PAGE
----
Even while I wanted to support my classmate’s enthusiasm for her religion there was a possibility that she might assume I’m Christian if I do, since Christianity is the default–and that really, really feels like erasure. This was an opportunity to share what our religions have in common and to bond over these similarities, not on a political level but a personal one, since her faith clearly meant so much to her, but there was a likelihood that she would define my identity for me as Christian before I told her I’m Muslim. And there was a possibility that if the fact that I’m Muslim did come up, she wouldn’t take it very well.

My friend, however, is of another religious minority, knew very well that I’m Muslim, and most importantly knew me as a person.

What’s most disheartening is when disadvantaged religious minorities have hostile, oppressive attitudes toward each other, and the situation becomes difficult when the hostility is understandable. On my way back from France in high school I met an Israeli Jewish woman on the plane who was on her way to Berkeley. I really liked her. I still really like her. But a couple hours into our conversation, the topic of Palestine arose, and with it, Islam.

She doesn’t know I’m Muslim. It’s not really something I announce, and her religion came up first. She didn’t announce it either: we were discussing something (I’ve forgotten now–something about her family) that led to its revelation.

She lost family to these violent, horrific war events. The best I could do was console and comfort her as she bled and sobbed over me, and remain silent as she cursed all Muslims everywhere. I brought her napkins and water and hugged her and listened attentively. We keep in touch to this day, and she adores me and still doesn’t know I’m Muslim. It hasn’t come up, and now I’m afraid that if and when it does she’ll feel horribly betrayed.

24 thoughts on “Interfaith Relations: Erasure

  1. Oh Nahida, amazing post. I've experienced some of that stuff too — every time I'm defending religion on Feministe I want to put NOT A CHRISTIAN MYSELF across every reply. I'm grateful for the opportunity to educate myself with your posts and discussions on Islam, but I hope you get a chance to write about irregular galaxies and glowing scorpions too, because that would be awesome.

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  2. It was generous of you to comfort your friend. Like you, I possess many qualities that are not apparent and would startle people, so I'm frequently in that same position. I choose, like you, to be nice despite the shortcomings and prejudices others have. I admire you for that.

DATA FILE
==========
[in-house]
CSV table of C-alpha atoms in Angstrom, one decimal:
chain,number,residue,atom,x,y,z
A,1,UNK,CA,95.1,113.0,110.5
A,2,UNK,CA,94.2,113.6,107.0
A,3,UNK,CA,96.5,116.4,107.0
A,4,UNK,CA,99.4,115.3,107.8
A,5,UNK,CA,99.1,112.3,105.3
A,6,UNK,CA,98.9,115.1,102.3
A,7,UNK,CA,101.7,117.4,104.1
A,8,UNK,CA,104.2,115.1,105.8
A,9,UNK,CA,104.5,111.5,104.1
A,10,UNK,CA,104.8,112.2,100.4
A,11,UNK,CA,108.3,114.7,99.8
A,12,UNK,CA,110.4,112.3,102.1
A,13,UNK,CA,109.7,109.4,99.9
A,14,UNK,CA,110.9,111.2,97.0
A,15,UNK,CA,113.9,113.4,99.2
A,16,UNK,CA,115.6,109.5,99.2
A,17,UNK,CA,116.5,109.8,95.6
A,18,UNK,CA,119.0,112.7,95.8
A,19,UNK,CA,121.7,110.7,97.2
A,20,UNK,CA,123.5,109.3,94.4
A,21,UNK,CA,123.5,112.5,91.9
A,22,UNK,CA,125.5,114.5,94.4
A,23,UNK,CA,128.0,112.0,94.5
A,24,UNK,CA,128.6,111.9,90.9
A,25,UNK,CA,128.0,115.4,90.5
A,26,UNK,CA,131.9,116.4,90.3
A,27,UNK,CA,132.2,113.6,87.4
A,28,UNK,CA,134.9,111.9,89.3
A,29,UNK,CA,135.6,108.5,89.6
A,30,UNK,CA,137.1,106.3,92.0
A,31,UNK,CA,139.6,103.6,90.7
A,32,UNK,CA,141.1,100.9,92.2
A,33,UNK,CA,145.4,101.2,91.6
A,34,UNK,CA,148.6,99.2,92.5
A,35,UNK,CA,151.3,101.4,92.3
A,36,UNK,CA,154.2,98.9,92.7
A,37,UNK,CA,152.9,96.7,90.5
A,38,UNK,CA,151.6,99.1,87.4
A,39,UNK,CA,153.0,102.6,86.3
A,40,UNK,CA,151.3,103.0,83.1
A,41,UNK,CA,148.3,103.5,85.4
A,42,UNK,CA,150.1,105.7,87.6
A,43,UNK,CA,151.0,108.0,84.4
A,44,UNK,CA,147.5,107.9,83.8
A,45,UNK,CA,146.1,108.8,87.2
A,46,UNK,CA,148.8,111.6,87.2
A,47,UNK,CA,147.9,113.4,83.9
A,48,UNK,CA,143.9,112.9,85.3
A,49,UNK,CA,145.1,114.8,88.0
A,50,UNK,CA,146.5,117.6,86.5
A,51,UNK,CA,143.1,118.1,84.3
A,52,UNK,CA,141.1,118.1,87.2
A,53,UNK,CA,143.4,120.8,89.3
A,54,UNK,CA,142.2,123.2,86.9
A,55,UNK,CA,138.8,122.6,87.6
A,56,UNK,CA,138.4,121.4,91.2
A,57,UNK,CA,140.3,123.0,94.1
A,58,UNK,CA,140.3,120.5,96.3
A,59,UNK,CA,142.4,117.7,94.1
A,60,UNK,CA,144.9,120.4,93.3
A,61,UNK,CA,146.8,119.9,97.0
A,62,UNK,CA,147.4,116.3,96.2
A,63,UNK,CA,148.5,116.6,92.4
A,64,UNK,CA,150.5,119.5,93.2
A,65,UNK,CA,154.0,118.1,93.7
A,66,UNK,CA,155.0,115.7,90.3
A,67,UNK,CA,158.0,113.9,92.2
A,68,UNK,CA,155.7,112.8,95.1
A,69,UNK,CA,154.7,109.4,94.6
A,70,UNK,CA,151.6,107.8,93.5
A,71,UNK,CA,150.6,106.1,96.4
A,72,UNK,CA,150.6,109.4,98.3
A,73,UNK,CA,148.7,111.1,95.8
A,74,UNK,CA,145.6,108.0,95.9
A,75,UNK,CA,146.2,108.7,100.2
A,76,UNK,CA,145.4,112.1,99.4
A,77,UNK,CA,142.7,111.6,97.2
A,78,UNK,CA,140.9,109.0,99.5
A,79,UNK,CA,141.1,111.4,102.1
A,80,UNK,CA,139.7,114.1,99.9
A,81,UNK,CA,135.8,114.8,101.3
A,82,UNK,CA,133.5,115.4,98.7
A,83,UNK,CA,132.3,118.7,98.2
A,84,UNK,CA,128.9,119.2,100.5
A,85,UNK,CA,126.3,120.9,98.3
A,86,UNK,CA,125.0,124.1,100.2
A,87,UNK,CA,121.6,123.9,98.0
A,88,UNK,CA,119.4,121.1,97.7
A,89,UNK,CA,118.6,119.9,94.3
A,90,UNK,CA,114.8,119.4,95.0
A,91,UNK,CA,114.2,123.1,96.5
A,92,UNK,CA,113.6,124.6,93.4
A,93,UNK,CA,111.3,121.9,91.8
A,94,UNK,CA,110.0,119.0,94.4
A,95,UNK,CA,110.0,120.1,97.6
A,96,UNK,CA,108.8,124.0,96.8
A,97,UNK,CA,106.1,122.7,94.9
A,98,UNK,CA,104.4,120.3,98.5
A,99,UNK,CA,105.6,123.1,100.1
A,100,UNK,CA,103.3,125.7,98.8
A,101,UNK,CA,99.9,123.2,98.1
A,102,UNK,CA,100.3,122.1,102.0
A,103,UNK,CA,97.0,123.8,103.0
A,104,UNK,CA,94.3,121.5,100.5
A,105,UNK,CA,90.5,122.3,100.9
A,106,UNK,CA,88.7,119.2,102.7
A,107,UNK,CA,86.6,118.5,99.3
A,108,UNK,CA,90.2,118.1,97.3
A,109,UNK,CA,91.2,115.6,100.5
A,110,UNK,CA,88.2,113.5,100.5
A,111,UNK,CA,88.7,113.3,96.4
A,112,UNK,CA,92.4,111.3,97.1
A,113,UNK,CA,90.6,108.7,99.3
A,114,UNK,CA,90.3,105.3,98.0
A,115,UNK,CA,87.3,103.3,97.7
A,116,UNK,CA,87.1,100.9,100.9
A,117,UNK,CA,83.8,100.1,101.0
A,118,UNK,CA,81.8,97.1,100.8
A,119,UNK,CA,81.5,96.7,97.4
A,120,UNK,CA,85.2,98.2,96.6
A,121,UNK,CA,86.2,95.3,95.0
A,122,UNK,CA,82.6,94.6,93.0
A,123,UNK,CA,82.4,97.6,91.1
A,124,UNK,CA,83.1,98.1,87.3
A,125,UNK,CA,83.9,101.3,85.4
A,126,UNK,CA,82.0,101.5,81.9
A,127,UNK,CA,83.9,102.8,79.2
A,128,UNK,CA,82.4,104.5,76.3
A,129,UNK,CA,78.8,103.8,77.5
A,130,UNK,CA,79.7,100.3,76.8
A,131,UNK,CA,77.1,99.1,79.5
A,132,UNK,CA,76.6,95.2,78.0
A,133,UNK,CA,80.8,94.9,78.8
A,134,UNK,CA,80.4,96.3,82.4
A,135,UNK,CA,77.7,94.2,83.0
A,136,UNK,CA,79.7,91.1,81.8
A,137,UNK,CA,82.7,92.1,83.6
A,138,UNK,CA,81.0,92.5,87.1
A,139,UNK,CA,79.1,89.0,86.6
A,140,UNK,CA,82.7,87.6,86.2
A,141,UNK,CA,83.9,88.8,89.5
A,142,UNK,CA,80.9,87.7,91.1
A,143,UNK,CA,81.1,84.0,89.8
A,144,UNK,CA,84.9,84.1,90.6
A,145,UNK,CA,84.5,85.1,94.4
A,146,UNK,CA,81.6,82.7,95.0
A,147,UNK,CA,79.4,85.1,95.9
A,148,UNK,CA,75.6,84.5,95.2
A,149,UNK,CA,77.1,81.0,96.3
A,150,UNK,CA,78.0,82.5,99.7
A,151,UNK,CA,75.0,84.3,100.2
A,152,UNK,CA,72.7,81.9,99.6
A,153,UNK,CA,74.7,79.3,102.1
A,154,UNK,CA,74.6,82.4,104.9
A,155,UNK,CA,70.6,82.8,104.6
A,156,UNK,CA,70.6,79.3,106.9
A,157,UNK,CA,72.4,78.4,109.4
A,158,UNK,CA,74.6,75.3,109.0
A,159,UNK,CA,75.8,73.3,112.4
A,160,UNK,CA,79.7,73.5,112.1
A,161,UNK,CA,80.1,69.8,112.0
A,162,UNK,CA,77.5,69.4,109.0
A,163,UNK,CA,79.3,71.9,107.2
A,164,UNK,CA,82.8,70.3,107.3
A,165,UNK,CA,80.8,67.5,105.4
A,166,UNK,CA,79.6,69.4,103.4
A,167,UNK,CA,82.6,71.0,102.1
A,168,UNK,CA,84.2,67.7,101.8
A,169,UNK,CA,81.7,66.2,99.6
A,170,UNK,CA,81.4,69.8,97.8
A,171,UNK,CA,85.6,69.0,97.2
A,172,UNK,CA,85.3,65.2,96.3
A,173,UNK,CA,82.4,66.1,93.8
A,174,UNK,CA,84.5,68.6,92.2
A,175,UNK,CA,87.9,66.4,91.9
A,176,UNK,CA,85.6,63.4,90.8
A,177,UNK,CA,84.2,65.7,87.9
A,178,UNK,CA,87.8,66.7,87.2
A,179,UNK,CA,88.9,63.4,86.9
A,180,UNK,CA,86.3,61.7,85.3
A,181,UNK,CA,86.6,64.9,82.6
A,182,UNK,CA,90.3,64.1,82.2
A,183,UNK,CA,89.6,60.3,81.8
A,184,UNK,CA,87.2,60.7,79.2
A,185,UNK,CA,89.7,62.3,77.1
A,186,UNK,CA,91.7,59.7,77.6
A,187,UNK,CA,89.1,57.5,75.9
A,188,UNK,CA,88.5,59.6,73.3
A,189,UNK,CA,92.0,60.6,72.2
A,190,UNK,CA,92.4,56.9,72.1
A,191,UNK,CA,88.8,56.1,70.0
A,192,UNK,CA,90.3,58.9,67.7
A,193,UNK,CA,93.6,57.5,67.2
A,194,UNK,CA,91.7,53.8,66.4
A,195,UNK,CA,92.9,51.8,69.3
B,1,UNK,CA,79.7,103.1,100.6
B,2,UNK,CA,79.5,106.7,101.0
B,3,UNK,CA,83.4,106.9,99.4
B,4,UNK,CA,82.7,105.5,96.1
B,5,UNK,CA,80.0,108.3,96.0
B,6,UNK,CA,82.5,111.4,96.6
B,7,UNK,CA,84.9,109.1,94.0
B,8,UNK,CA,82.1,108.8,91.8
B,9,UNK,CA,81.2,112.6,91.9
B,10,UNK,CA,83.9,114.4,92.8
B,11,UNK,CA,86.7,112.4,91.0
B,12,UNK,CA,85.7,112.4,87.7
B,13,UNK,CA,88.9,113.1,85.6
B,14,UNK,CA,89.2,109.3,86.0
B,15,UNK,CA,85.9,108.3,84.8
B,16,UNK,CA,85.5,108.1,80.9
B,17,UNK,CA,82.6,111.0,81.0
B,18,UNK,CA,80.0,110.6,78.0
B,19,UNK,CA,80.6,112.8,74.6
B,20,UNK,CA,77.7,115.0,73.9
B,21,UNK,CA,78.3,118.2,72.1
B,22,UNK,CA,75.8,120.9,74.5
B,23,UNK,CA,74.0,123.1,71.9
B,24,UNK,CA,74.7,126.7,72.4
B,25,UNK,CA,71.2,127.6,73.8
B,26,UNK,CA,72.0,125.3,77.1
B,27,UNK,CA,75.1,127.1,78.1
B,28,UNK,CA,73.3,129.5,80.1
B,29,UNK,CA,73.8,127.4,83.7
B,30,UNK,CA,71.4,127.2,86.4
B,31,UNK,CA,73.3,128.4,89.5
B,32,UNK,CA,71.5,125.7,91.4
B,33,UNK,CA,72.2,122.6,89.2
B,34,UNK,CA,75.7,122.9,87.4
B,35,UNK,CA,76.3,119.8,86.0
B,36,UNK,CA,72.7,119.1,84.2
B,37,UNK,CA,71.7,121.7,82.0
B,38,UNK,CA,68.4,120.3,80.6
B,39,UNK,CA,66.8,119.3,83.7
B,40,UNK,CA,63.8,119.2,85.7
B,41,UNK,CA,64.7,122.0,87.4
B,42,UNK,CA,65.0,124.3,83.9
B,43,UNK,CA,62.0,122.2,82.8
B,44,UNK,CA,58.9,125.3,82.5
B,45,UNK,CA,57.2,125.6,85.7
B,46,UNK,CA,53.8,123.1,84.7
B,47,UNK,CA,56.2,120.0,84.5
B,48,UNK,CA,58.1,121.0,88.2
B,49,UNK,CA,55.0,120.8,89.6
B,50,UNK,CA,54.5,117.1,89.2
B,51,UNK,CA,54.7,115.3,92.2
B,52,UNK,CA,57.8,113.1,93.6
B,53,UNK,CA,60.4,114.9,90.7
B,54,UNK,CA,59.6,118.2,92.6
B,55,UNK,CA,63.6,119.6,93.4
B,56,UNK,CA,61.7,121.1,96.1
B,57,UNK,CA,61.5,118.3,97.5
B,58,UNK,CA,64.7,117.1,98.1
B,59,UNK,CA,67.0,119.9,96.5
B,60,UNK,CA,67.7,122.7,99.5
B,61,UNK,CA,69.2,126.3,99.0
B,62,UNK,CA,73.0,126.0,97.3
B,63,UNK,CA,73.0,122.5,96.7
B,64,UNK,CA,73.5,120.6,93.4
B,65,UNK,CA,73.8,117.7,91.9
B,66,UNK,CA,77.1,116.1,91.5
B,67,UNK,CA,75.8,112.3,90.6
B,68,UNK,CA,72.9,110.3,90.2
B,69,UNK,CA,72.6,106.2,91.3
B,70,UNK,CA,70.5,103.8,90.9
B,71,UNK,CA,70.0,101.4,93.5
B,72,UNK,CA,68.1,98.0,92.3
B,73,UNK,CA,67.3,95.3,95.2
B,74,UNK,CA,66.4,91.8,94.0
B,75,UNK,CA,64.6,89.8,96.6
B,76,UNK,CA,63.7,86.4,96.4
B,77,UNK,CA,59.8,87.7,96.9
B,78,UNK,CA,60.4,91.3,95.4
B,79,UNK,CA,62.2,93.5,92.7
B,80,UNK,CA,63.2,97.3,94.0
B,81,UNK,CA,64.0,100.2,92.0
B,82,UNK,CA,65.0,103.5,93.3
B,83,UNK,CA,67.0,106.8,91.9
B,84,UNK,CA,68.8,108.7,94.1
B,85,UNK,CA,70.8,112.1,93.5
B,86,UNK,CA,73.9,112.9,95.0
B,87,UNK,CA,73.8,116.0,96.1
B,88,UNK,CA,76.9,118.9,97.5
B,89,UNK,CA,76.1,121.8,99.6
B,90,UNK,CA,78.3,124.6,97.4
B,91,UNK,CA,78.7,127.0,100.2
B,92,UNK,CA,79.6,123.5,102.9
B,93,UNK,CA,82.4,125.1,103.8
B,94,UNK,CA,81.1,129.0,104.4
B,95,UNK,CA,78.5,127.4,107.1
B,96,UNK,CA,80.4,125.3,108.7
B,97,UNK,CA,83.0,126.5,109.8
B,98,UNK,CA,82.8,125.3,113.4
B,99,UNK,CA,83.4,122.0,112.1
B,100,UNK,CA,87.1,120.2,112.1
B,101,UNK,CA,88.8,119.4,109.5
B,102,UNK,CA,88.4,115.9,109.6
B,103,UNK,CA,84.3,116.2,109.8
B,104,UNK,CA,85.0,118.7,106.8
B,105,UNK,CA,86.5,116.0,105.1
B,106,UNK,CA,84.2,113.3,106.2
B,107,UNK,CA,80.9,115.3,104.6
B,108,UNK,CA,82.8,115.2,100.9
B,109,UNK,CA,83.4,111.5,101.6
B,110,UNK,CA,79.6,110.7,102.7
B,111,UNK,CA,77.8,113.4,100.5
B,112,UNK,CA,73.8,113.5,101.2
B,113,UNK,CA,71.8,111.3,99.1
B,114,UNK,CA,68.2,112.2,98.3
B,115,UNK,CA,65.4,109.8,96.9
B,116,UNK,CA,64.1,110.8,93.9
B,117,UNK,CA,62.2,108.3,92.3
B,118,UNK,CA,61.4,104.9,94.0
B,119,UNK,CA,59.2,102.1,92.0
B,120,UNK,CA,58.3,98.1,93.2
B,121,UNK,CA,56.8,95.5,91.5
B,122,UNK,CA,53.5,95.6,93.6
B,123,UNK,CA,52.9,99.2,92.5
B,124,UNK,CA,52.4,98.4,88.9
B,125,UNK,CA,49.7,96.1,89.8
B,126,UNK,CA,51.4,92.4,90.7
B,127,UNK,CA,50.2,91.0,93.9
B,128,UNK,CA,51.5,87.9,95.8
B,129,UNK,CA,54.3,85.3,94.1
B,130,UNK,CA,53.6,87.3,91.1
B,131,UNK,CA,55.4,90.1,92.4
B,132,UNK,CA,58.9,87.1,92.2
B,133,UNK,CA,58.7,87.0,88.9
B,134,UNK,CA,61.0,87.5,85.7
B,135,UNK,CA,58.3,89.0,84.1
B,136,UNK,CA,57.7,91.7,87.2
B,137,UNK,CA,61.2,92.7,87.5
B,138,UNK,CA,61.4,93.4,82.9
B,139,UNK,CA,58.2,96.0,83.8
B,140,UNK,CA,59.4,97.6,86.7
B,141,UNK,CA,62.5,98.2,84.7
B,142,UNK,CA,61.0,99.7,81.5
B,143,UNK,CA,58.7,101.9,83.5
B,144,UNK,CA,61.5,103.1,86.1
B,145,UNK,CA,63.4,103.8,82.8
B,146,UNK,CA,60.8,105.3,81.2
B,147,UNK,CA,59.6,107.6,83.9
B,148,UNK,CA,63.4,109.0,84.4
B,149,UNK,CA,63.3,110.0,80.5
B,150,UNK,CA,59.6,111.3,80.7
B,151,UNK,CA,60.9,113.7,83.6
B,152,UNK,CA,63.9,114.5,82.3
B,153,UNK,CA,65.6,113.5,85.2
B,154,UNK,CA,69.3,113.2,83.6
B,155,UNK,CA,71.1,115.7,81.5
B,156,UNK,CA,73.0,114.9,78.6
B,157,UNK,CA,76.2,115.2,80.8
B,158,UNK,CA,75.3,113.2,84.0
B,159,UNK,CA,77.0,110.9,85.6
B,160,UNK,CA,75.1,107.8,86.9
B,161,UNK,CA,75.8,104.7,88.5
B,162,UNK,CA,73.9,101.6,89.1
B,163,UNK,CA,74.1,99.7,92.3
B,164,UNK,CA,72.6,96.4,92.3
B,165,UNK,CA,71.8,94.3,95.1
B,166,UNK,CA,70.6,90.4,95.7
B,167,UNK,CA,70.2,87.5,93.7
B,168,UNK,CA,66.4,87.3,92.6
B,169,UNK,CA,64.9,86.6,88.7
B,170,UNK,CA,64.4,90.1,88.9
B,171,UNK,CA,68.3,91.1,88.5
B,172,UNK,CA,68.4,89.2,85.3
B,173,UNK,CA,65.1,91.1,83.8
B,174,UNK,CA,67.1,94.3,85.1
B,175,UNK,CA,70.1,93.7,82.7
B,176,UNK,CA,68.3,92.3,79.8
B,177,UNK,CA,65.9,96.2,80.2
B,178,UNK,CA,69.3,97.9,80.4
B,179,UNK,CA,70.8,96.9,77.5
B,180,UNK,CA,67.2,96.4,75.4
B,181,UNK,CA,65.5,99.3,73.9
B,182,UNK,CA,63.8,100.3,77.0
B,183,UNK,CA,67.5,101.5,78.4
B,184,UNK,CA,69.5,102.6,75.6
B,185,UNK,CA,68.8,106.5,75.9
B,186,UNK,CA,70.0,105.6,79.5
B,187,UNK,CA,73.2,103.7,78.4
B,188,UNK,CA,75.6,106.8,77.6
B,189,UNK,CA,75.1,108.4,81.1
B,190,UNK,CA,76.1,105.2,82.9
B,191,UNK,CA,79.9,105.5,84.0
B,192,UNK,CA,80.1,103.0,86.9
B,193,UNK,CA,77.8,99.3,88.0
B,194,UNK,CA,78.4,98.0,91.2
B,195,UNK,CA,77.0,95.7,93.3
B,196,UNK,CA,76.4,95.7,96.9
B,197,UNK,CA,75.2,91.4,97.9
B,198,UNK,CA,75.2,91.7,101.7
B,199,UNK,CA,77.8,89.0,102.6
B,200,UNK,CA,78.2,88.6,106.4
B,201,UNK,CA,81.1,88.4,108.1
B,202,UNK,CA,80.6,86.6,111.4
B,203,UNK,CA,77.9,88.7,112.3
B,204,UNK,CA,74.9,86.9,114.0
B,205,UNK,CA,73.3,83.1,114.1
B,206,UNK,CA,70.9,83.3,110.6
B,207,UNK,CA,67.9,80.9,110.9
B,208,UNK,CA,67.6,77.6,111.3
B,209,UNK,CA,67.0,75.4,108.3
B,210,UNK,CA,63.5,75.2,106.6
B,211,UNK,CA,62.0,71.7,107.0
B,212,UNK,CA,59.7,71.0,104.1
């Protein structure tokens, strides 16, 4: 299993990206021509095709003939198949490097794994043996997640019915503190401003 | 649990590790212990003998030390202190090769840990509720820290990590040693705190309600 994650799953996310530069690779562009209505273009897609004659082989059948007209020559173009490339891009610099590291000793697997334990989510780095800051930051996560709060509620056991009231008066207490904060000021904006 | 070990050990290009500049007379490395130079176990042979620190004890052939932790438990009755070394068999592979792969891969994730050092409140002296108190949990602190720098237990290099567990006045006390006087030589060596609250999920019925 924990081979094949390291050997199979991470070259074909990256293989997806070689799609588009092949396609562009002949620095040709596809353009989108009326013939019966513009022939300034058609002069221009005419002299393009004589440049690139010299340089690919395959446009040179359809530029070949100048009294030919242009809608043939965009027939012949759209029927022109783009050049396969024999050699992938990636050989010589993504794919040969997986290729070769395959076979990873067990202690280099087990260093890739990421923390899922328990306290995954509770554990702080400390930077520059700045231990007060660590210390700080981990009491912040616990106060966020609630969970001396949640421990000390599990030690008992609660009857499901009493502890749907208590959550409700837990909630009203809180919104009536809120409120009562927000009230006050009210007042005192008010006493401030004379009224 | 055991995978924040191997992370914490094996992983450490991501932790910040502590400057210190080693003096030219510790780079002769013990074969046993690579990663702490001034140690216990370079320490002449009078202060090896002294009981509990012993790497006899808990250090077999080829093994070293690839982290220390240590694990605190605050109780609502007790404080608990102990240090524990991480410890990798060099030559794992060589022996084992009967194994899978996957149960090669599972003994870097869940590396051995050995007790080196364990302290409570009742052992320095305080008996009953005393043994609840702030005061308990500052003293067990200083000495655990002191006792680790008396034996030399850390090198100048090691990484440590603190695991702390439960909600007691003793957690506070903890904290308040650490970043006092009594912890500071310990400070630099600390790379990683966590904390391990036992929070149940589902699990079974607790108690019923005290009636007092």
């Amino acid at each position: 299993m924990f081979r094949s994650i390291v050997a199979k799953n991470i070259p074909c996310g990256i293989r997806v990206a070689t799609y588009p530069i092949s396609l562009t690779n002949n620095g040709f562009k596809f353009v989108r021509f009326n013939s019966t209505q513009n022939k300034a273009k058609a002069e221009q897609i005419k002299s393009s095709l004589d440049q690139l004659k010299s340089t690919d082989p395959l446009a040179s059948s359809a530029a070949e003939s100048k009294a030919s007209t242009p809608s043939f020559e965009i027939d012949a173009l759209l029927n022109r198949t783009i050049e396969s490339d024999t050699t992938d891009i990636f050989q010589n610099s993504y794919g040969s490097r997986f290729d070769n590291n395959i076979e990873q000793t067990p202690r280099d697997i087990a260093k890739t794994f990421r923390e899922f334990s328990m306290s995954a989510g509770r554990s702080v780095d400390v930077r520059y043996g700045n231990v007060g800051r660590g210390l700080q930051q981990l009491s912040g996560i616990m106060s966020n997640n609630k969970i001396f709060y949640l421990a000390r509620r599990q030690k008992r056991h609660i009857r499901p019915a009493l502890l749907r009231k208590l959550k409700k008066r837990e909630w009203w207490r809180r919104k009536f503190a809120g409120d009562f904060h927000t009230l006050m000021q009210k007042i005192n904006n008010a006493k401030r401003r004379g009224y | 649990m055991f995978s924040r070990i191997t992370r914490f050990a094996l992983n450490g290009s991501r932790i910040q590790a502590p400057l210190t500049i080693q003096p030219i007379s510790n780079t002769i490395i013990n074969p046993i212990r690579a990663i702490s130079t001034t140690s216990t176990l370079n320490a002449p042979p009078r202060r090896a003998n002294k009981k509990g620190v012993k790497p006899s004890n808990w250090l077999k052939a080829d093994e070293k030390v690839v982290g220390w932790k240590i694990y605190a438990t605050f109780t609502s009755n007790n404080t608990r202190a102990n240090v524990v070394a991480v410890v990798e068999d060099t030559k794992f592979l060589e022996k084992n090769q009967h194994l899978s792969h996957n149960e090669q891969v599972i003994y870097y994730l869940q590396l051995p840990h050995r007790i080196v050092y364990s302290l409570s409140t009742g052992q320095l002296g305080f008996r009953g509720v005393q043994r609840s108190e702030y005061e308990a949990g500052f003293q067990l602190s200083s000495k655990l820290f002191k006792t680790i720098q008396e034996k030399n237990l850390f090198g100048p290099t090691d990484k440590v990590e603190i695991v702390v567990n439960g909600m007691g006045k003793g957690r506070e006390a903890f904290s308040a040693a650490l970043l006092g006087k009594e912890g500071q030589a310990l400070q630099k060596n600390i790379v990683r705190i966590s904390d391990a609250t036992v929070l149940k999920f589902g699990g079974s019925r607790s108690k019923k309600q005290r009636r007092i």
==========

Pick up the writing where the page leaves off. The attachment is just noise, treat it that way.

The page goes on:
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  3. I wish I could write as often about irregular galaxies and about scorpions glowing in the dark under ultraviolet light and about light traveling at one hundred eighty-six thousand miles a second …A wood duckling can jump off its nest in a high hollow tree and fall 40 feet without getting hurt, dammit.Please, do write about that too. One your post like that felt like poetry, only in prose. I think you should tell this to the woman, explain her how it happened. In her place I would want to know, it should be her choice what to do with it all.

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  4. Yeah, Nahida, I know it's weird to bring up your religion out of nowhere, but it might be even harder on her if you go further into the friendship. She may see it as cruel, instead of you being respectfully silent and centering on her experiences. I don't think you should wait until she asks or it comes up.

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  5. I choose, like you, to be nice despite the shortcomings and prejudices others have. I admire you for that. Cosigned. It is really admirable, sweet, and nearly pristine that you put her pain before your defenses.

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  6. Yes, it must have been difficult as you are mostly pro-Palestine.In real life, I spend more time being Muslim than discussing it, and I do have other interests.Sadly, this is true for many minorities. The world will only see one side of us, our expression is limited to their expectations.You're a wonderful person, Nahida, with extraordinarily intricate dimensions. Some of your posts here are truly beautiful. I hope you can write more of them.

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  7. Just wanna say that I look forward to *all* your articles, Nahida, including on wood ducks and astronomy.I've engaged in erasure of Muslims, I'm sure – certainly in the "someone says Merry Christmas means they *must* be Christian" (which erases all non-Christians). I need to stop doing that.Ramadan Mubarak, all!